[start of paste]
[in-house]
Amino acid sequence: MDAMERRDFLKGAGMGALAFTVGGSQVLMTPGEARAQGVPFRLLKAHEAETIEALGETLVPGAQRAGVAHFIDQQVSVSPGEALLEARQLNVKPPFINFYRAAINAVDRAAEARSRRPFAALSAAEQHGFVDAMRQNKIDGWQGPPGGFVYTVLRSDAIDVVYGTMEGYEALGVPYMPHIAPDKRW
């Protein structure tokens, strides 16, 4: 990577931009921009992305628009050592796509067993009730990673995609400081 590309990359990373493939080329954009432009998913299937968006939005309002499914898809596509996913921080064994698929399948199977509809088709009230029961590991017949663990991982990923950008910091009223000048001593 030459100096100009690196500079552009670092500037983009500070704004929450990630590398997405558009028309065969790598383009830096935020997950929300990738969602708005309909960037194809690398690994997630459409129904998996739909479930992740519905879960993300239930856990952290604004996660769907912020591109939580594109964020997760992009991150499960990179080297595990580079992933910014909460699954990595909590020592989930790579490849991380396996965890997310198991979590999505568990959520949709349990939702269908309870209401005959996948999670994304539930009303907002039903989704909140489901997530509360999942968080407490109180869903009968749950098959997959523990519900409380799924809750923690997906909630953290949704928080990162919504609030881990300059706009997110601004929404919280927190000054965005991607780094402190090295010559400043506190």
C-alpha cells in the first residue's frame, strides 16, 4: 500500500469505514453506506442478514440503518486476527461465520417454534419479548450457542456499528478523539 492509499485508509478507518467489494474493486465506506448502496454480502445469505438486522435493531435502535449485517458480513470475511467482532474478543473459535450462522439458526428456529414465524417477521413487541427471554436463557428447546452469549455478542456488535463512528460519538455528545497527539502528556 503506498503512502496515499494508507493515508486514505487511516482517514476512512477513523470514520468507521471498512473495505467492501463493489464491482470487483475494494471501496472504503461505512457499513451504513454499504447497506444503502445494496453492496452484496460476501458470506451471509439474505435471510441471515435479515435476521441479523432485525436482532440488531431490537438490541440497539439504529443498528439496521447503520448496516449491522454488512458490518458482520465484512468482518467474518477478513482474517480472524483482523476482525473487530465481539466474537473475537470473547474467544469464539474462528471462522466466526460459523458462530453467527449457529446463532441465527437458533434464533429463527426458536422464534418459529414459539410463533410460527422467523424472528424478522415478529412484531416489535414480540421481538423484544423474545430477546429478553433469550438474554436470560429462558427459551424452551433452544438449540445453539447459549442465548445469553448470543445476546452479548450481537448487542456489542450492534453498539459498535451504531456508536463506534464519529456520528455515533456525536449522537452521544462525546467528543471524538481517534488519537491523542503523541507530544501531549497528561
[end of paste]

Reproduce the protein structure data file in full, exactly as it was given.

[in-house]
Amino acid sequence: MDAMERRDFLKGAGMGALAFTVGGSQVLMTPGEARAQGVPFRLLKAHEAETIEALGETLVPGAQRAGVAHFIDQQVSVSPGEALLEARQLNVKPPFINFYRAAINAVDRAAEARSRRPFAALSAAEQHGFVDAMRQNKIDGWQGPPGGFVYTVLRSDAIDVVYGTMEGYEALGVPYMPHIAPDKRW
């Protein structure tokens, strides 16, 4: 990577931009921009992305628009050592796509067993009730990673995609400081 590309990359990373493939080329954009432009998913299937968006939005309002499914898809596509996913921080064994698929399948199977509809088709009230029961590991017949663990991982990923950008910091009223000048001593 030459100096100009690196500079552009670092500037983009500070704004929450990630590398997405558009028309065969790598383009830096935020997950929300990738969602708005309909960037194809690398690994997630459409129904998996739909479930992740519905879960993300239930856990952290604004996660769907912020591109939580594109964020997760992009991150499960990179080297595990580079992933910014909460699954990595909590020592989930790579490849991380396996965890997310198991979590999505568990959520949709349990939702269908309870209401005959996948999670994304539930009303907002039903989704909140489901997530509360999942968080407490109180869903009968749950098959997959523990519900409380799924809750923690997906909630953290949704928080990162919504609030881990300059706009997110601004929404919280927190000054965005991607780094402190090295010559400043506190």
C-alpha cells in the first residue's frame, strides 16, 4: 500500500469505514453506506442478514440503518486476527461465520417454534419479548450457542456499528478523539 492509499485508509478507518467489494474493486465506506448502496454480502445469505438486522435493531435502535449485517458480513470475511467482532474478543473459535450462522439458526428456529414465524417477521413487541427471554436463557428447546452469549455478542456488535463512528460519538455528545497527539502528556 503506498503512502496515499494508507493515508486514505487511516482517514476512512477513523470514520468507521471498512473495505467492501463493489464491482470487483475494494471501496472504503461505512457499513451504513454499504447497506444503502445494496453492496452484496460476501458470506451471509439474505435471510441471515435479515435476521441479523432485525436482532440488531431490537438490541440497539439504529443498528439496521447503520448496516449491522454488512458490518458482520465484512468482518467474518477478513482474517480472524483482523476482525473487530465481539466474537473475537470473547474467544469464539474462528471462522466466526460459523458462530453467527449457529446463532441465527437458533434464533429463527426458536422464534418459529414459539410463533410460527422467523424472528424478522415478529412484531416489535414480540421481538423484544423474545430477546429478553433469550438474554436470560429462558427459551424452551433452544438449540445453539447459549442465548445469553448470543445476546452479548450481537448487542456489542450492534453498539459498535451504531456508536463506534464519529456520528455515533456525536449522537452521544462525546467528543471524538481517534488519537491523542503523541507530544501531549497528561